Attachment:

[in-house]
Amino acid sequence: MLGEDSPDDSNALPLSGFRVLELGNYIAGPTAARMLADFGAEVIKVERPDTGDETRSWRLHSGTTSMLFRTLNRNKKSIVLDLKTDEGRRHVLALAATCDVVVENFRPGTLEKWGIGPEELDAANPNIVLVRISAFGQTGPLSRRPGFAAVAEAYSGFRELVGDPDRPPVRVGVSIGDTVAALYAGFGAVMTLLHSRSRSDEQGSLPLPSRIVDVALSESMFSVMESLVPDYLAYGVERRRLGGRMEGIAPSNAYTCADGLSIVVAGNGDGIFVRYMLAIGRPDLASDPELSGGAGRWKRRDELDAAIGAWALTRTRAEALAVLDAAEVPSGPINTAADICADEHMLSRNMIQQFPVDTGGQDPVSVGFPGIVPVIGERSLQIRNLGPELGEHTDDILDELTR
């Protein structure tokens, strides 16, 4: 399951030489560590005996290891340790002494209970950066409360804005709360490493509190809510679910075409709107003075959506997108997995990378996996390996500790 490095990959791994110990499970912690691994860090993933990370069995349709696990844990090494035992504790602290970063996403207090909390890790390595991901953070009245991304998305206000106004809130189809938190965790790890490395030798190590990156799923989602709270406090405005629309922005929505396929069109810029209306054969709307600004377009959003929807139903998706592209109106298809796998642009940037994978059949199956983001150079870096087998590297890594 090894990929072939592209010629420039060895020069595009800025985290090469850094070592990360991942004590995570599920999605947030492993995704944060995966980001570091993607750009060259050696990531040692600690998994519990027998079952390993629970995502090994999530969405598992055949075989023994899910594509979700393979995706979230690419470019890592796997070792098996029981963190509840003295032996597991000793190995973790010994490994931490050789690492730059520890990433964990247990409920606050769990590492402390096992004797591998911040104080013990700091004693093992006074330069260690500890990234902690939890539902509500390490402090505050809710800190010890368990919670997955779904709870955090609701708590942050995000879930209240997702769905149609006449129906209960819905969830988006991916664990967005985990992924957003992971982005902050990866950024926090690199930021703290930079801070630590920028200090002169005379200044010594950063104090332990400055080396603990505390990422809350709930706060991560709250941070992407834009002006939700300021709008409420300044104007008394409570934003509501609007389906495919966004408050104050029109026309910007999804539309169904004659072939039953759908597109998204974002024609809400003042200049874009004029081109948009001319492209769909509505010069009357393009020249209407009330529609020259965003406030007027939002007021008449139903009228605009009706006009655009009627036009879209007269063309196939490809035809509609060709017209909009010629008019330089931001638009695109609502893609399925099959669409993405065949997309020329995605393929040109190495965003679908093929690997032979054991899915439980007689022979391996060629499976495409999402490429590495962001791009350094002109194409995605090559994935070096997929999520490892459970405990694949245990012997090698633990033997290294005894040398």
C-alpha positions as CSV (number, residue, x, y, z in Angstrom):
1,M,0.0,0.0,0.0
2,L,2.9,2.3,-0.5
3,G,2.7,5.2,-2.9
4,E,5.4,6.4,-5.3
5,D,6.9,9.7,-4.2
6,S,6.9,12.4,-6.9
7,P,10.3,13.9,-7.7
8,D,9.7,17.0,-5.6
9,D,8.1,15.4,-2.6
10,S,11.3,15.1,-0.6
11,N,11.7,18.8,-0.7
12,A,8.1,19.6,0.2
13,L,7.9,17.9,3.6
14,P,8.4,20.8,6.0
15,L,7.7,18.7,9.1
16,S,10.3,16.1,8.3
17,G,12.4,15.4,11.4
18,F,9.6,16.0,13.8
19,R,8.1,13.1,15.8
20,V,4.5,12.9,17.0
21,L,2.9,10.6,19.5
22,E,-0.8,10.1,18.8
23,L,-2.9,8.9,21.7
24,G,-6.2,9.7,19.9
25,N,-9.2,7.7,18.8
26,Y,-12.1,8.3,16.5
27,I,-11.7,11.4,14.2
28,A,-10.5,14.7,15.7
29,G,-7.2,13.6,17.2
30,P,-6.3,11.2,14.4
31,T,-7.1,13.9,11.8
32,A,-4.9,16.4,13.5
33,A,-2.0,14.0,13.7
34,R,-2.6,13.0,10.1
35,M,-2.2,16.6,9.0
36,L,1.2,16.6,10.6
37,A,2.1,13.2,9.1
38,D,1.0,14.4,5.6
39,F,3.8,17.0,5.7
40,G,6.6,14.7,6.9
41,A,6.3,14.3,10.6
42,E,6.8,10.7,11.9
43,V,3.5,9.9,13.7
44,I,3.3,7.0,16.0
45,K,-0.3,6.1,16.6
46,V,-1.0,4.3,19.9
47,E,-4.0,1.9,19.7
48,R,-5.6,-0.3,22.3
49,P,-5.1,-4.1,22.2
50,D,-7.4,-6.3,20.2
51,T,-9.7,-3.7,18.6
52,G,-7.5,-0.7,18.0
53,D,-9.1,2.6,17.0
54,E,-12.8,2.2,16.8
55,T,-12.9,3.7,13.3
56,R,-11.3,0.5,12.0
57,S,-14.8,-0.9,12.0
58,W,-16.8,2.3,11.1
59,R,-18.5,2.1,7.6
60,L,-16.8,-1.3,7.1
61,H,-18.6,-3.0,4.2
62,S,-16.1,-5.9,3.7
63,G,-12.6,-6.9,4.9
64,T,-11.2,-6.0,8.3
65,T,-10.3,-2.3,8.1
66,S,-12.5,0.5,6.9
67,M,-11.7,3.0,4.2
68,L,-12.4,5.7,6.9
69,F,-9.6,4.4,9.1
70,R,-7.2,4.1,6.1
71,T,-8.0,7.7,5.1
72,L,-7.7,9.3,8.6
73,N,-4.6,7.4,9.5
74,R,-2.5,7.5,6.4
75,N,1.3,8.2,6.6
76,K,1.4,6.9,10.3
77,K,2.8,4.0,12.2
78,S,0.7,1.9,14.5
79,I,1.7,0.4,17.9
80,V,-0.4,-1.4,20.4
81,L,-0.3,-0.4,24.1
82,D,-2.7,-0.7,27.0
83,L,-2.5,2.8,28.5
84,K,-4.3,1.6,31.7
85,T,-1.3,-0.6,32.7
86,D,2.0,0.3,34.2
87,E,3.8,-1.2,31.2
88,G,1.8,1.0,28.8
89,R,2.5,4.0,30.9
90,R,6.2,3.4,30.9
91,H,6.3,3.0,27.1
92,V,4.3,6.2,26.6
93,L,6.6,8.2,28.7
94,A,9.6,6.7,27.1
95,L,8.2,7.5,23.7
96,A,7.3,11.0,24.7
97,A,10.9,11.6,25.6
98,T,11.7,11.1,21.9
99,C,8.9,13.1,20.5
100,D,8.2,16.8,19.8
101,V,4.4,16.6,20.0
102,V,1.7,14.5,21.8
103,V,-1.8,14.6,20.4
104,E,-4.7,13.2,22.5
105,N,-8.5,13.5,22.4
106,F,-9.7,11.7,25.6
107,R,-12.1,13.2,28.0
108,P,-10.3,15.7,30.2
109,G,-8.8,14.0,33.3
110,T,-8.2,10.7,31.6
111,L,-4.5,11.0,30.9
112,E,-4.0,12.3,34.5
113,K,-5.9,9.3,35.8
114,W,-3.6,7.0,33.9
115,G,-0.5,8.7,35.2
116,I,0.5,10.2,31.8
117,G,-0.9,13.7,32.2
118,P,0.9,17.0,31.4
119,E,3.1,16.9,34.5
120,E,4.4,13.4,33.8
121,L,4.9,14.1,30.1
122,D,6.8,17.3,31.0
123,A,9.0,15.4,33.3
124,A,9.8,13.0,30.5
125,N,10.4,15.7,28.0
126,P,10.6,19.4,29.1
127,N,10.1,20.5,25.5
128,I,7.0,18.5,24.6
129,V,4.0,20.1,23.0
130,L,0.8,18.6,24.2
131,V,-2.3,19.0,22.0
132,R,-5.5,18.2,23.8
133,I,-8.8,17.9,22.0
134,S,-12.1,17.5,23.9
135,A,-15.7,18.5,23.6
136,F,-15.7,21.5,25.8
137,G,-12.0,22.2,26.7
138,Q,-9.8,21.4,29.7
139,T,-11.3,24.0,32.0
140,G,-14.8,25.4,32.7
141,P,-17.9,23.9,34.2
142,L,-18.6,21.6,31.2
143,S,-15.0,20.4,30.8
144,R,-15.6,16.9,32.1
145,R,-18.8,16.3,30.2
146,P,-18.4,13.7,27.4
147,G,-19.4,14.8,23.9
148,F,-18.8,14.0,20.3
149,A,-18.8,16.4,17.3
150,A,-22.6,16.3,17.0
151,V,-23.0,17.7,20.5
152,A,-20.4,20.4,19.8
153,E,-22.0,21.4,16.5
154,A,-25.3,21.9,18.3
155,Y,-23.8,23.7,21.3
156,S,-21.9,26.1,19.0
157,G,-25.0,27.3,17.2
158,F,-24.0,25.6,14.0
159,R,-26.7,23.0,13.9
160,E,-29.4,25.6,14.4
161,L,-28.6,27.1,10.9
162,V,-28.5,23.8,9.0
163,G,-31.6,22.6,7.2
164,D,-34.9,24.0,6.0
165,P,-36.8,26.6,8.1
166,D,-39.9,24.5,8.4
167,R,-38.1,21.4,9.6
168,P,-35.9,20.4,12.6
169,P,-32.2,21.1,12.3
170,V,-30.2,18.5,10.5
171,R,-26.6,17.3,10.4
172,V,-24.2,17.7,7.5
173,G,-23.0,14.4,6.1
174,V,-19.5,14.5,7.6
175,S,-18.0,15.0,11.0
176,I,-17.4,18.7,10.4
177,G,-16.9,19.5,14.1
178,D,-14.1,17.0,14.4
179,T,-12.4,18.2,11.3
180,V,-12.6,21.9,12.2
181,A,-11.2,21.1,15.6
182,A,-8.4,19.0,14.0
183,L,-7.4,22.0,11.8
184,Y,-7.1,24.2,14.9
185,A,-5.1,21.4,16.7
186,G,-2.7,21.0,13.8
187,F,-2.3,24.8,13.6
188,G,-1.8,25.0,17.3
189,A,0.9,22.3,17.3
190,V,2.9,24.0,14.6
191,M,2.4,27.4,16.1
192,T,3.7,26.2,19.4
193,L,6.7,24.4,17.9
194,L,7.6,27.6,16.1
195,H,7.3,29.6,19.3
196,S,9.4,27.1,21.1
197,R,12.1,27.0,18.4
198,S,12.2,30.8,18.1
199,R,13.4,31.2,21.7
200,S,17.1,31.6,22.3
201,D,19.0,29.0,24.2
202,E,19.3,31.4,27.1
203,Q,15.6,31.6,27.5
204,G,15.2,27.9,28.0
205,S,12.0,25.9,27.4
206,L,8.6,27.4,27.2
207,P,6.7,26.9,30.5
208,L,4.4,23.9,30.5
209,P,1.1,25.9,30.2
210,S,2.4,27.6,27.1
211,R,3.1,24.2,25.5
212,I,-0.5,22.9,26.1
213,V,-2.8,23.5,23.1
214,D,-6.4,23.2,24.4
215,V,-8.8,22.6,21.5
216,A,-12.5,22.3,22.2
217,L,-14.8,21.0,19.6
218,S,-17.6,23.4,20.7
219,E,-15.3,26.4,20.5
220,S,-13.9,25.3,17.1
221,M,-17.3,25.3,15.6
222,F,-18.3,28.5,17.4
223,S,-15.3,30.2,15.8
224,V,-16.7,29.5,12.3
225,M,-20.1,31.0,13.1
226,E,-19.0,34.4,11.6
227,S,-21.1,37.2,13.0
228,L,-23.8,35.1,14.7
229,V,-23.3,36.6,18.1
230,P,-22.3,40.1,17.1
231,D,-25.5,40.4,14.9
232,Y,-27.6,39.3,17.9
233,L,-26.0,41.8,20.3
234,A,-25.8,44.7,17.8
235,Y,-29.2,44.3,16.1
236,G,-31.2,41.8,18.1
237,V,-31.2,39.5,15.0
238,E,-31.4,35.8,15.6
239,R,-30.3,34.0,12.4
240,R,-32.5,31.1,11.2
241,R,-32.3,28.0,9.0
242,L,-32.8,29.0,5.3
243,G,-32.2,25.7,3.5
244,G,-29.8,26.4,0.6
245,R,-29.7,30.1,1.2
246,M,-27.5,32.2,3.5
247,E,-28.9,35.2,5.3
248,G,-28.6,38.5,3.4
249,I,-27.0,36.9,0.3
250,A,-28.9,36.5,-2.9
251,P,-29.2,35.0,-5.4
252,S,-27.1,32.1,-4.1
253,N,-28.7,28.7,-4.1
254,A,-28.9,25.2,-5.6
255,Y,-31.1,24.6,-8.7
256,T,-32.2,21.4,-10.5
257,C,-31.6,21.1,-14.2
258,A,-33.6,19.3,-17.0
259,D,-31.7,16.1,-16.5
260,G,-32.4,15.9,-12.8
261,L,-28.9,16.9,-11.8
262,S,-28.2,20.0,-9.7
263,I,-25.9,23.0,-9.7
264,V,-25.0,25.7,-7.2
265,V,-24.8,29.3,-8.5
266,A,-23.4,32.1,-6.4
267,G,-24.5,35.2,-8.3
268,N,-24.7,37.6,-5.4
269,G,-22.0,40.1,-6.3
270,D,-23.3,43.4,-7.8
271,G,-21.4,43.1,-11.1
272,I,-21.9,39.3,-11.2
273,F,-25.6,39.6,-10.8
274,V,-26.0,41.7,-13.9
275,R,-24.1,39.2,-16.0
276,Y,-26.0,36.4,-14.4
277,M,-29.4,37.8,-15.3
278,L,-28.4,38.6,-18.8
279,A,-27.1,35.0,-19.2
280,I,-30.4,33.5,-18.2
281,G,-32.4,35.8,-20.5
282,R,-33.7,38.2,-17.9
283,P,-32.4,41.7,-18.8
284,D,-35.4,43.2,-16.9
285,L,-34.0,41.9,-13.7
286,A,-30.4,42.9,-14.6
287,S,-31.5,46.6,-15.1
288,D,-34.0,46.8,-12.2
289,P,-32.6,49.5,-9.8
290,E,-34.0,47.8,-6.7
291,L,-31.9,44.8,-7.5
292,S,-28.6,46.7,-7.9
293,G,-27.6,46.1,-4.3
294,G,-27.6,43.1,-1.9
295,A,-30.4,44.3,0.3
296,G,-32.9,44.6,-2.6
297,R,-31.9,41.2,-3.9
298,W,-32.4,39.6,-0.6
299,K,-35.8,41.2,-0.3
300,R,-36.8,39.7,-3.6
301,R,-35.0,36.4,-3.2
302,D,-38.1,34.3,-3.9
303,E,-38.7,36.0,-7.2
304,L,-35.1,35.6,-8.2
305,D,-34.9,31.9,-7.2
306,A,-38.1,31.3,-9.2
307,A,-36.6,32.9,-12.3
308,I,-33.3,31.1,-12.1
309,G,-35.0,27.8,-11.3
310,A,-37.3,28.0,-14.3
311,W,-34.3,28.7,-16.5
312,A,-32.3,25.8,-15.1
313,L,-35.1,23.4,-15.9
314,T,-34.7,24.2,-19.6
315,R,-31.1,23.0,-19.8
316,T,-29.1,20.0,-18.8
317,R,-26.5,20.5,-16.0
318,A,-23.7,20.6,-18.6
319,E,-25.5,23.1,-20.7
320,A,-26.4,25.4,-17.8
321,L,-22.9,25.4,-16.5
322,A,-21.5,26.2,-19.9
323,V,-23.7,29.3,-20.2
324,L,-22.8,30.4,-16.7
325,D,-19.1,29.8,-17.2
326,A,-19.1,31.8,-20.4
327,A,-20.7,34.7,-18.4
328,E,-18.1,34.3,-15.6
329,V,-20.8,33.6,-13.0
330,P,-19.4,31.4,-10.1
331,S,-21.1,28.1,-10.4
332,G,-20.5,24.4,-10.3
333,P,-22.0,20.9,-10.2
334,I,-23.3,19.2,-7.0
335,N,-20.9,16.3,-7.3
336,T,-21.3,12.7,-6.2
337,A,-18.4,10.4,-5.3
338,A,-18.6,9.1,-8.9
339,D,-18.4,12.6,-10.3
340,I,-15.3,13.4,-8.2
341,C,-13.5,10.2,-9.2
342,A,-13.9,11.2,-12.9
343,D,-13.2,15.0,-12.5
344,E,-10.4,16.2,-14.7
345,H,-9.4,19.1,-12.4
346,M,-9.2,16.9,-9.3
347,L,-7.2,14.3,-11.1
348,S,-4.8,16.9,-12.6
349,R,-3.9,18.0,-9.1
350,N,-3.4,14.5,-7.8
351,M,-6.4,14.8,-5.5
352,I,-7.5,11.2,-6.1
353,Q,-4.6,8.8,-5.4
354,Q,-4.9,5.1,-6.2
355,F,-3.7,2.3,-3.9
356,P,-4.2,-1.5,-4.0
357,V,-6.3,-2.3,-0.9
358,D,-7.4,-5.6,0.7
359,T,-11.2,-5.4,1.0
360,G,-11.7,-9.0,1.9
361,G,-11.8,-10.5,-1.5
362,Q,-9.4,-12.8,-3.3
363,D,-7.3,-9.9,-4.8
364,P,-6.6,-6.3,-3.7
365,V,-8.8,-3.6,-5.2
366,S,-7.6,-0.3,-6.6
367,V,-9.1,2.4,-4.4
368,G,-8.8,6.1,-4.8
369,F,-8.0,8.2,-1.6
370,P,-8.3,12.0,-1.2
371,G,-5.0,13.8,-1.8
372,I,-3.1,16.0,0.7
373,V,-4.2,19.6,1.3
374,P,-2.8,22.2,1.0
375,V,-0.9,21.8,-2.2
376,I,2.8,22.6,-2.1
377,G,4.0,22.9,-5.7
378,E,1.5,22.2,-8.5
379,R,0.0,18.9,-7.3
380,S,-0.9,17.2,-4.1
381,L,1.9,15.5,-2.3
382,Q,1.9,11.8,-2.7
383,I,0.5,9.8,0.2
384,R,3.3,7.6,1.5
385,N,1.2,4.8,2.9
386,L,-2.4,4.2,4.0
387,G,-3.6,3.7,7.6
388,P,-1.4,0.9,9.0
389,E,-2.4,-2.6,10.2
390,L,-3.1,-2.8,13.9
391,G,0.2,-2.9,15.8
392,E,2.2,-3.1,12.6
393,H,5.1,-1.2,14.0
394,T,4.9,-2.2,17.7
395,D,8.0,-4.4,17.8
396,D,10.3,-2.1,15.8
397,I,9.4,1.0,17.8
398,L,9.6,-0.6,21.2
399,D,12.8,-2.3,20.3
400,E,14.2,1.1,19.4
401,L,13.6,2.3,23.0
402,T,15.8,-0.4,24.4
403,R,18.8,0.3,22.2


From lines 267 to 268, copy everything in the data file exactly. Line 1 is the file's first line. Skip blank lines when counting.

263,I,-25.9,23.0,-9.7
264,V,-25.0,25.7,-7.2